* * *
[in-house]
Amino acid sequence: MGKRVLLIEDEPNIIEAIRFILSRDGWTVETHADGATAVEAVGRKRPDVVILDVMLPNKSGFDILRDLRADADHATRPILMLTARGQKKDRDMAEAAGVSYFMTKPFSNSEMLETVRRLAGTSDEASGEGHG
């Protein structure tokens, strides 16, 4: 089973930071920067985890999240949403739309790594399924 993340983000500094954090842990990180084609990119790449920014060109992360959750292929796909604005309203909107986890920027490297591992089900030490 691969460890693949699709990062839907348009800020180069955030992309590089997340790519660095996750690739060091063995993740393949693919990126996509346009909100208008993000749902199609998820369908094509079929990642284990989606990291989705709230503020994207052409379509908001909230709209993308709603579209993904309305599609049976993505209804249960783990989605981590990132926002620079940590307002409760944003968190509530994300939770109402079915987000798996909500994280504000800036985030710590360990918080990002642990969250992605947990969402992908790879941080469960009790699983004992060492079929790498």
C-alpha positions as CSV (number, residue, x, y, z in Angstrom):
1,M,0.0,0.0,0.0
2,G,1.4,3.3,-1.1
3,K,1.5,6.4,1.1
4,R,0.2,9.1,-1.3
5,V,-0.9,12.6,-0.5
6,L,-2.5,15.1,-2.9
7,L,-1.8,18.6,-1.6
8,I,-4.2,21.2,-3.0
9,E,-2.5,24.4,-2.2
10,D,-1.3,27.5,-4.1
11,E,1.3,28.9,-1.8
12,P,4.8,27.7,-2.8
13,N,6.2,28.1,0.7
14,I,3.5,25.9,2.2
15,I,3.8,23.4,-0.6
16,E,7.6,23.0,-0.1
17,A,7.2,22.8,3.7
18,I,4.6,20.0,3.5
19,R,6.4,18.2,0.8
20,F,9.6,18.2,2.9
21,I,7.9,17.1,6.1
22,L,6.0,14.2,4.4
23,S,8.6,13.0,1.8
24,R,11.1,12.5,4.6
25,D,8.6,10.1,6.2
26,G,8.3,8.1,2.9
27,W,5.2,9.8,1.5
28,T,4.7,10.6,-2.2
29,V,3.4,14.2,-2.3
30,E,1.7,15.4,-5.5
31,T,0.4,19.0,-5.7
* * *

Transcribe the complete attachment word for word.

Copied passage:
[in-house]
Amino acid sequence: MGKRVLLIEDEPNIIEAIRFILSRDGWTVETHADGATAVEAVGRKRPDVVILDVMLPNKSGFDILRDLRADADHATRPILMLTARGQKKDRDMAEAAGVSYFMTKPFSNSEMLETVRRLAGTSDEASGEGHG
């Protein structure tokens, strides 16, 4: 089973930071920067985890999240949403739309790594399924 993340983000500094954090842990990180084609990119790449920014060109992360959750292929796909604005309203909107986890920027490297591992089900030490 691969460890693949699709990062839907348009800020180069955030992309590089997340790519660095996750690739060091063995993740393949693919990126996509346009909100208008993000749902199609998820369908094509079929990642284990989606990291989705709230503020994207052409379509908001909230709209993308709603579209993904309305599609049976993505209804249960783990989605981590990132926002620079940590307002409760944003968190509530994300939770109402079915987000798996909500994280504000800036985030710590360990918080990002642990969250992605947990969402992908790879941080469960009790699983004992060492079929790498």
C-alpha positions as CSV (number, residue, x, y, z in Angstrom):
1,M,0.0,0.0,0.0
2,G,1.4,3.3,-1.1
3,K,1.5,6.4,1.1
4,R,0.2,9.1,-1.3
5,V,-0.9,12.6,-0.5
6,L,-2.5,15.1,-2.9
7,L,-1.8,18.6,-1.6
8,I,-4.2,21.2,-3.0
9,E,-2.5,24.4,-2.2
10,D,-1.3,27.5,-4.1
11,E,1.3,28.9,-1.8
12,P,4.8,27.7,-2.8
13,N,6.2,28.1,0.7
14,I,3.5,25.9,2.2
15,I,3.8,23.4,-0.6
16,E,7.6,23.0,-0.1
17,A,7.2,22.8,3.7
18,I,4.6,20.0,3.5
19,R,6.4,18.2,0.8
20,F,9.6,18.2,2.9
21,I,7.9,17.1,6.1
22,L,6.0,14.2,4.4
23,S,8.6,13.0,1.8
24,R,11.1,12.5,4.6
25,D,8.6,10.1,6.2
26,G,8.3,8.1,2.9
27,W,5.2,9.8,1.5
28,T,4.7,10.6,-2.2
29,V,3.4,14.2,-2.3
30,E,1.7,15.4,-5.5
31,T,0.4,19.0,-5.7